Piggery emissions would impact Woodland Trust's ancient wood

A proposed large piggery will endanger nearby ancient woodland in northeast England, its owner the Woodland Trust has said.

Image: djim (CC BY 2.0)
Image: djim (CC BY 2.0)

The conservation charity has submitted an objection to Durham County Council following a report highlighting dangerously high potential ammonia and nitrogen emissions from the anticipated 4,000 pigs at Biggin Farm on over six hectares of ancient woodland in Ragpath Wood west of Durham.

The applicant, ARM Buildings of Staffordshire, has stated in its Environmental Statement that the woodland will be subject to ammonia concentrations in exceedance of 100% of the precautionary Critical Level, while 2.3 hectares of the ancient woodland will be subjected to nitrogen concentrations in excess of the Critical Load.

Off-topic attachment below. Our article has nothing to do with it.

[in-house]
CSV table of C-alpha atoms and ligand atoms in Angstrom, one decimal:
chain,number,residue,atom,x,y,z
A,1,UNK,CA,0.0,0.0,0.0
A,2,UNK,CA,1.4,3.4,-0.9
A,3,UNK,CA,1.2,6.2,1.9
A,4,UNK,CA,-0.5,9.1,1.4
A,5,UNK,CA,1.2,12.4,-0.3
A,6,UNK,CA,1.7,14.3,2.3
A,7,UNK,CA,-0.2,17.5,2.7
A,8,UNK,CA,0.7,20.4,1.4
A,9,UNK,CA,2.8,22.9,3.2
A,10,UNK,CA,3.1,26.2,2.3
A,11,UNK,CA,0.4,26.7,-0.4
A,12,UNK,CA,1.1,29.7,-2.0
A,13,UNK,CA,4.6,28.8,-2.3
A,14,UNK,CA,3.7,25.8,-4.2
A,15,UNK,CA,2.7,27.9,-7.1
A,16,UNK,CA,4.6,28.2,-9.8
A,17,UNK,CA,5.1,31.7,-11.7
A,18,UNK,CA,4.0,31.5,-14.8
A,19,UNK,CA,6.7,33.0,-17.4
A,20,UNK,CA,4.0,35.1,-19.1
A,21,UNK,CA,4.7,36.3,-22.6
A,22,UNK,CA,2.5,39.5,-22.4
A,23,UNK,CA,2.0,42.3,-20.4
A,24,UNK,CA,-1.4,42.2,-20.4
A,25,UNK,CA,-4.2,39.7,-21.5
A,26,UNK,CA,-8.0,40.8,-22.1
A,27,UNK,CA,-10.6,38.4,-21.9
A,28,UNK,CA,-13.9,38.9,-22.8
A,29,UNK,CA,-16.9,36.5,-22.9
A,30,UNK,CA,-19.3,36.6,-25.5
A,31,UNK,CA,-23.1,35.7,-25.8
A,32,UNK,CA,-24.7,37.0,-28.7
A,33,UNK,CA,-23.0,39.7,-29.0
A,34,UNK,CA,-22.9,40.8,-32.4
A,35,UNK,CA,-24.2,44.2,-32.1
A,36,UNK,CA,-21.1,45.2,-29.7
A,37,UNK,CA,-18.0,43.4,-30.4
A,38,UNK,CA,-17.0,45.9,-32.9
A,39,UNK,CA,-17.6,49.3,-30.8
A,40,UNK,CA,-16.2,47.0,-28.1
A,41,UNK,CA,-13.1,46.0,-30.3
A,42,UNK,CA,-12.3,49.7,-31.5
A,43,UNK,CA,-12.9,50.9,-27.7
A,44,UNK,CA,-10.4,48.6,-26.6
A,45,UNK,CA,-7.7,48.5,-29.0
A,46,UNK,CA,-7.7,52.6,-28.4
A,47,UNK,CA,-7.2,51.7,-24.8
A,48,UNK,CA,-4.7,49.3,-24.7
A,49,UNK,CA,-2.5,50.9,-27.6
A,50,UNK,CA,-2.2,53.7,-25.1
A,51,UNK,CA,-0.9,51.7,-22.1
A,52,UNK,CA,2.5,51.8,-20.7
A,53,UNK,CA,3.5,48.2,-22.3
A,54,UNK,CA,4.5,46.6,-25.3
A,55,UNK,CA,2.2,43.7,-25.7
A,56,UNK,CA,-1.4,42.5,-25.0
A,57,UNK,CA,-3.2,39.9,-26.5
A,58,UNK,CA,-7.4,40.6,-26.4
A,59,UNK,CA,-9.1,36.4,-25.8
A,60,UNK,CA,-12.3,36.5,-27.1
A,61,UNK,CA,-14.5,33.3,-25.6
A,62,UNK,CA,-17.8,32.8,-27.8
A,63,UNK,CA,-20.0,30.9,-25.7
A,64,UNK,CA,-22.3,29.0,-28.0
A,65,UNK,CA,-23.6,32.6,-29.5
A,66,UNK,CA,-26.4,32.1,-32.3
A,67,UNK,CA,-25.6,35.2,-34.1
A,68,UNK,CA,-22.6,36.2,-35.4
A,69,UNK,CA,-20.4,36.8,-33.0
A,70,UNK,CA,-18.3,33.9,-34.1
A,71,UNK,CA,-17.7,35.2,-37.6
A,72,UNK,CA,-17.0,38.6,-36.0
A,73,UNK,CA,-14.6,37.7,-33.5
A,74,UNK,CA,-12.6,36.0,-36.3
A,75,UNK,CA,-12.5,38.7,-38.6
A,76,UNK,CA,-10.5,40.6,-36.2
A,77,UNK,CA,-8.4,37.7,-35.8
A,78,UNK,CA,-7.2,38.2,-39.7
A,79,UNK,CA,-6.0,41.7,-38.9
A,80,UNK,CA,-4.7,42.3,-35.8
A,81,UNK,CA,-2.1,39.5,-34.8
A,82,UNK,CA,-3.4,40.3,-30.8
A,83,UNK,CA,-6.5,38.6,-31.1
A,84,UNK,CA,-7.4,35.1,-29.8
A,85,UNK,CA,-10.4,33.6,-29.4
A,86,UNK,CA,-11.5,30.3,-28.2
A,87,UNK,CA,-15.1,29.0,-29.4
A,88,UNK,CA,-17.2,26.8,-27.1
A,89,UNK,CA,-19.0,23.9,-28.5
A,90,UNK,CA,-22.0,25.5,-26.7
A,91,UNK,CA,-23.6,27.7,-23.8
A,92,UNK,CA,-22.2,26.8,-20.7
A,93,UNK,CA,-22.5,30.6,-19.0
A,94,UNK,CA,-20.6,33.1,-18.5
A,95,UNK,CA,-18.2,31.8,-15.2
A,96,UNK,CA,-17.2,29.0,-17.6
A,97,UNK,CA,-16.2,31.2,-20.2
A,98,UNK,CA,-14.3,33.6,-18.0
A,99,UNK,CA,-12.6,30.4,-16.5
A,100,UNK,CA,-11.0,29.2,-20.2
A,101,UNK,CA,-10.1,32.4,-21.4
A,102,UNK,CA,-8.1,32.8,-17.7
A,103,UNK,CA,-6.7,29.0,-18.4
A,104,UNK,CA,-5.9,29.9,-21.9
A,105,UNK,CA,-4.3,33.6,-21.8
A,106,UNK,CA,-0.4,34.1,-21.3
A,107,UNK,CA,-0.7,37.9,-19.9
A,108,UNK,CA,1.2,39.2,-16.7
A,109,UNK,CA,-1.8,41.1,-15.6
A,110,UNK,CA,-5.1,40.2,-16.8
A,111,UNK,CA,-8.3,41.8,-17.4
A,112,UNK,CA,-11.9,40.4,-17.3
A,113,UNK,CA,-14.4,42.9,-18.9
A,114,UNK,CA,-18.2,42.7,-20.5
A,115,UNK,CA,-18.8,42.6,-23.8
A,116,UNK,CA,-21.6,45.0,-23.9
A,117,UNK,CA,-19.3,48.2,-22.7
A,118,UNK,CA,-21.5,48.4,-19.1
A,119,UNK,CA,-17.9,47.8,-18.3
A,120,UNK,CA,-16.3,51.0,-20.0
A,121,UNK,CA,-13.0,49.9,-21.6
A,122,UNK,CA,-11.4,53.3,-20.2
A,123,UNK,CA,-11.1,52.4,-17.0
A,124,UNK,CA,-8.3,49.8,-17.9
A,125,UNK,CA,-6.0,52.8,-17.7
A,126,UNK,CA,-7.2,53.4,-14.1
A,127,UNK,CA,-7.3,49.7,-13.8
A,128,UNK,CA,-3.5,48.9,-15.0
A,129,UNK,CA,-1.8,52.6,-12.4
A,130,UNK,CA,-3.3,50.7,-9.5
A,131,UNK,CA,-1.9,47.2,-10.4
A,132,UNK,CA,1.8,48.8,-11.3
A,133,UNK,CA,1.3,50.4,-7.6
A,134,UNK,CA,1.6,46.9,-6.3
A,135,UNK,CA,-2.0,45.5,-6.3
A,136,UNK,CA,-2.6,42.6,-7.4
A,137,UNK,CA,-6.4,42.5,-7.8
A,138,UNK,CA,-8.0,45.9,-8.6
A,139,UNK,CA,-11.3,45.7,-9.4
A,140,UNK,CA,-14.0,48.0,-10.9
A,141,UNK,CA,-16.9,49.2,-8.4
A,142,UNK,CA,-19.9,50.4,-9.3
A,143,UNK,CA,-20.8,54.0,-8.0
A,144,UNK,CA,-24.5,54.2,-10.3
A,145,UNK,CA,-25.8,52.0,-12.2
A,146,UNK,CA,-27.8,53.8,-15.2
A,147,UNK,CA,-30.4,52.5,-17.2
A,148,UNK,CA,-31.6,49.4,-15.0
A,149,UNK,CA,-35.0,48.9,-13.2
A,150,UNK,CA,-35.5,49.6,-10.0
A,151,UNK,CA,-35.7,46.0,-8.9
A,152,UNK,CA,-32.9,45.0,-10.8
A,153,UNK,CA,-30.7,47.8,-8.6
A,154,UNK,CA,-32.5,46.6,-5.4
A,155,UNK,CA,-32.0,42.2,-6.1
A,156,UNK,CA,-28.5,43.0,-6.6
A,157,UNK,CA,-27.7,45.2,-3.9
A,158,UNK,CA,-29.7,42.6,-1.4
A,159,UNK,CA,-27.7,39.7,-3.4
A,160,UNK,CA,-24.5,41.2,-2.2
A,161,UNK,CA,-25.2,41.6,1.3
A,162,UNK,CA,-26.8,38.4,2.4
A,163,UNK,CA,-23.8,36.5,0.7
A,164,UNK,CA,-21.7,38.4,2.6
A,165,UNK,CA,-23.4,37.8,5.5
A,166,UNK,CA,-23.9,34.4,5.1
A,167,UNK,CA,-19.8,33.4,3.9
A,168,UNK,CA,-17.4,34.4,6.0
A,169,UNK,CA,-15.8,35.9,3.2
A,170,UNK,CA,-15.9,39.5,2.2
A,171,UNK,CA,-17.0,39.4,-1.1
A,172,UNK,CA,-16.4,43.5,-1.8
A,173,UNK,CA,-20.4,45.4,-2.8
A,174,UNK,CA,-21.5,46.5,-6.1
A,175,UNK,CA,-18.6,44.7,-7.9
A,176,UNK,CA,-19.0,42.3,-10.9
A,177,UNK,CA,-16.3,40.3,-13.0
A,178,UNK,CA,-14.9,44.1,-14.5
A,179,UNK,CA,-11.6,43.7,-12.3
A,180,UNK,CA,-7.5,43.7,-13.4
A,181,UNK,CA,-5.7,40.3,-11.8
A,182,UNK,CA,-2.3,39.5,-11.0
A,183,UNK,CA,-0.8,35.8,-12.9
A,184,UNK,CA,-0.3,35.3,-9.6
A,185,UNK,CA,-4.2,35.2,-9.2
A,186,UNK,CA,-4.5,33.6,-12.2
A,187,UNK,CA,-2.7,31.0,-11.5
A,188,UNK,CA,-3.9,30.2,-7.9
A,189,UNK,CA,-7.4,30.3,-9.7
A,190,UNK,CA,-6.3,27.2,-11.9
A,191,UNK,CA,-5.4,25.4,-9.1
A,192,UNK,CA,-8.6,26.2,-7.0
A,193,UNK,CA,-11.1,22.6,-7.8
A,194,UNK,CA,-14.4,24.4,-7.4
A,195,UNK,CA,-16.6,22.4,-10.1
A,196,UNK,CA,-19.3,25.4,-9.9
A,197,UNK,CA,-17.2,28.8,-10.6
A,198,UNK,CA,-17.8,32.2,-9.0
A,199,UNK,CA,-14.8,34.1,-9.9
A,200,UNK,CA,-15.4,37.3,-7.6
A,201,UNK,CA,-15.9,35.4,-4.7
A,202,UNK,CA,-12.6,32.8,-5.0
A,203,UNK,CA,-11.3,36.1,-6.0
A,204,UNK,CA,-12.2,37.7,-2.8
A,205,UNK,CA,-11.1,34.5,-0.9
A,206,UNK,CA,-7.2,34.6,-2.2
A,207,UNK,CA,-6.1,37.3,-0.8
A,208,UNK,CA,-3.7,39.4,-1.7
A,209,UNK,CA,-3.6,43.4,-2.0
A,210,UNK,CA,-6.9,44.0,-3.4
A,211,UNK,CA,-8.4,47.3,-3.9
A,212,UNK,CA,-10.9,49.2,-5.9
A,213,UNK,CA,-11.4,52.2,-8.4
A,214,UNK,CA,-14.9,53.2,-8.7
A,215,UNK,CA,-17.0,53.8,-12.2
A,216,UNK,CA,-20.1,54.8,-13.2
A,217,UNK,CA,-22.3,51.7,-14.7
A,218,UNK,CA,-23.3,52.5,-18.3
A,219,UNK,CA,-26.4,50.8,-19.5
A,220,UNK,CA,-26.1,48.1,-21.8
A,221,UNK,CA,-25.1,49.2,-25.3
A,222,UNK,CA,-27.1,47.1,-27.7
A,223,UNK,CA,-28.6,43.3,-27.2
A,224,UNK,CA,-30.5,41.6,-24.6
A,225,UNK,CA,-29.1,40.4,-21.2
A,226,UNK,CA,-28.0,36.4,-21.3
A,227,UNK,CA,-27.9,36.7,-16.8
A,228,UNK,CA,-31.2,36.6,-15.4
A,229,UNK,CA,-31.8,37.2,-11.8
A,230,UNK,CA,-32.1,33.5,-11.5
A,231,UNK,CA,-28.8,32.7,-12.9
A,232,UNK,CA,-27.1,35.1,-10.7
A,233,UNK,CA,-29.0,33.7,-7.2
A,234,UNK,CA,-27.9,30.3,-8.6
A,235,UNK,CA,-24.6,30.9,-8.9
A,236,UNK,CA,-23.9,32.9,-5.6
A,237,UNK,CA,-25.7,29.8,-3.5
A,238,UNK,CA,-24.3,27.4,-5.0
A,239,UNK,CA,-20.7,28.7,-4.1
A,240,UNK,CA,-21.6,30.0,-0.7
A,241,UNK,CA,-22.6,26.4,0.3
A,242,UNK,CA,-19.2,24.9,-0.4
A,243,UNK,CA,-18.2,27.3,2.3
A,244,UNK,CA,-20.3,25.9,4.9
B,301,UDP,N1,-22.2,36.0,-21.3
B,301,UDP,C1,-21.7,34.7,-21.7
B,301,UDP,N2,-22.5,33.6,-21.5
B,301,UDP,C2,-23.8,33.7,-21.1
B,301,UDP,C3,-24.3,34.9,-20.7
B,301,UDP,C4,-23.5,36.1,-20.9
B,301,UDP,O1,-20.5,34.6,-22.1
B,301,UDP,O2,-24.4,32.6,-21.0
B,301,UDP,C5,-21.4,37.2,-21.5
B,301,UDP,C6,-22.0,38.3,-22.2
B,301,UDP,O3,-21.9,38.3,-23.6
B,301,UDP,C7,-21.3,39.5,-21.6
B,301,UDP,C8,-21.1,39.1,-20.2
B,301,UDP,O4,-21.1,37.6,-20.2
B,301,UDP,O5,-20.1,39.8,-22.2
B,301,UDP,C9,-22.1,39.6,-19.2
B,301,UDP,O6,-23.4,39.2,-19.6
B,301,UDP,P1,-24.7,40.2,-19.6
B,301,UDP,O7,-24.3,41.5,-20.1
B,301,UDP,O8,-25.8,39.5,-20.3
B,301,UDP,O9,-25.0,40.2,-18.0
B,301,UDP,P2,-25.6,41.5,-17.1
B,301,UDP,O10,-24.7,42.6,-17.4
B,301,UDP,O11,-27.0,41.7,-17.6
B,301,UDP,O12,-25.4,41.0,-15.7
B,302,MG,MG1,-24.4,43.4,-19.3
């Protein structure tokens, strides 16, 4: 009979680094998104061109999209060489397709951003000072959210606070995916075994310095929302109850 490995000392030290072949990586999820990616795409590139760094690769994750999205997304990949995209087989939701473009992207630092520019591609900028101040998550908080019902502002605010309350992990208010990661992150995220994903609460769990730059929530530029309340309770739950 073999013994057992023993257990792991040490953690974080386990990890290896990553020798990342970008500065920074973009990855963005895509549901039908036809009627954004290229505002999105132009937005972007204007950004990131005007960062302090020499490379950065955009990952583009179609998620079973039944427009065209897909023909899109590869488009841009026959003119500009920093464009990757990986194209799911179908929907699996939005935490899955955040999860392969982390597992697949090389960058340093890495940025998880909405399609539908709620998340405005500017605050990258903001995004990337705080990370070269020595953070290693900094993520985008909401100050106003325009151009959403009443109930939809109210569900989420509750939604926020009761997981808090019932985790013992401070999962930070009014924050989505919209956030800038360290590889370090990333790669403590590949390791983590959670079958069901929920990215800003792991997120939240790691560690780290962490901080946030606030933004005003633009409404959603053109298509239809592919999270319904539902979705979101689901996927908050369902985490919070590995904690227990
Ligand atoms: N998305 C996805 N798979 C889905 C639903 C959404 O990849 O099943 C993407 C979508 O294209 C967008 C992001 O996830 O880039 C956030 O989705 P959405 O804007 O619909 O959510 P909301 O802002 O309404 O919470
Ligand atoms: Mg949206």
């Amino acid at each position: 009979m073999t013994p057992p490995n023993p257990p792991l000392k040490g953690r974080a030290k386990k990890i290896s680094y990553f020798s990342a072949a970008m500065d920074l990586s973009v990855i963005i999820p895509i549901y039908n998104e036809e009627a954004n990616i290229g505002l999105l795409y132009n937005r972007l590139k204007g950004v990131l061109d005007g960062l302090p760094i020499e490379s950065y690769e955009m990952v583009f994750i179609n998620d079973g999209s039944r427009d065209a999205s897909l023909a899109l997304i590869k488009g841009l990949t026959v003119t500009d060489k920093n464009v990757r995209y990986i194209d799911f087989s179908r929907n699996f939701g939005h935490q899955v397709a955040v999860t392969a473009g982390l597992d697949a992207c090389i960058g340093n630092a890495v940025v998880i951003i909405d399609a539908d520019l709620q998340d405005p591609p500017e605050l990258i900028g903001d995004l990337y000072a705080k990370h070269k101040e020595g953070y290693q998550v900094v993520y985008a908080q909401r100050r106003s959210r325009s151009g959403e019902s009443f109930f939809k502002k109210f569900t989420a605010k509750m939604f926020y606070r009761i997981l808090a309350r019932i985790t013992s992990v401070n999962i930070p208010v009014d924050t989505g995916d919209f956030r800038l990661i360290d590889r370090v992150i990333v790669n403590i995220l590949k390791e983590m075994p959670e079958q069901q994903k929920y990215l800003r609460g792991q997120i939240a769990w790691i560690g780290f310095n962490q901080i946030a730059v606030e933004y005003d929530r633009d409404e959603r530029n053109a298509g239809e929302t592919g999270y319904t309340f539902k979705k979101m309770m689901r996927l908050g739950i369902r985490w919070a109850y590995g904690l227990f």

Woodland Trust site manager Richard Wilson, said: "Ragpath Wood forms part of a local nature walk and is well used by visitors, so the thought of their senses being assaulted by a huge pig finishing unit is unpleasant.

"More importantly there is a real risk of ammonia and nitrogen pollution causing lasting damage to the unique ancient woodland and its soils which no buffering or mitigation can allow for."

Field surveys have shown that increased nitrogen levels in woodland can lead to a greater abundance of nitrogen loving species which subsequently will out-compete many characteristic ancient woodland plants, the trust says.

It is calling for changes to planning policy to ensure ancient woods are only subject to possible development in "wholly exceptional" circumstances, and says over 15,000 people have supported this.

The council is expected to make a decision later in the year.


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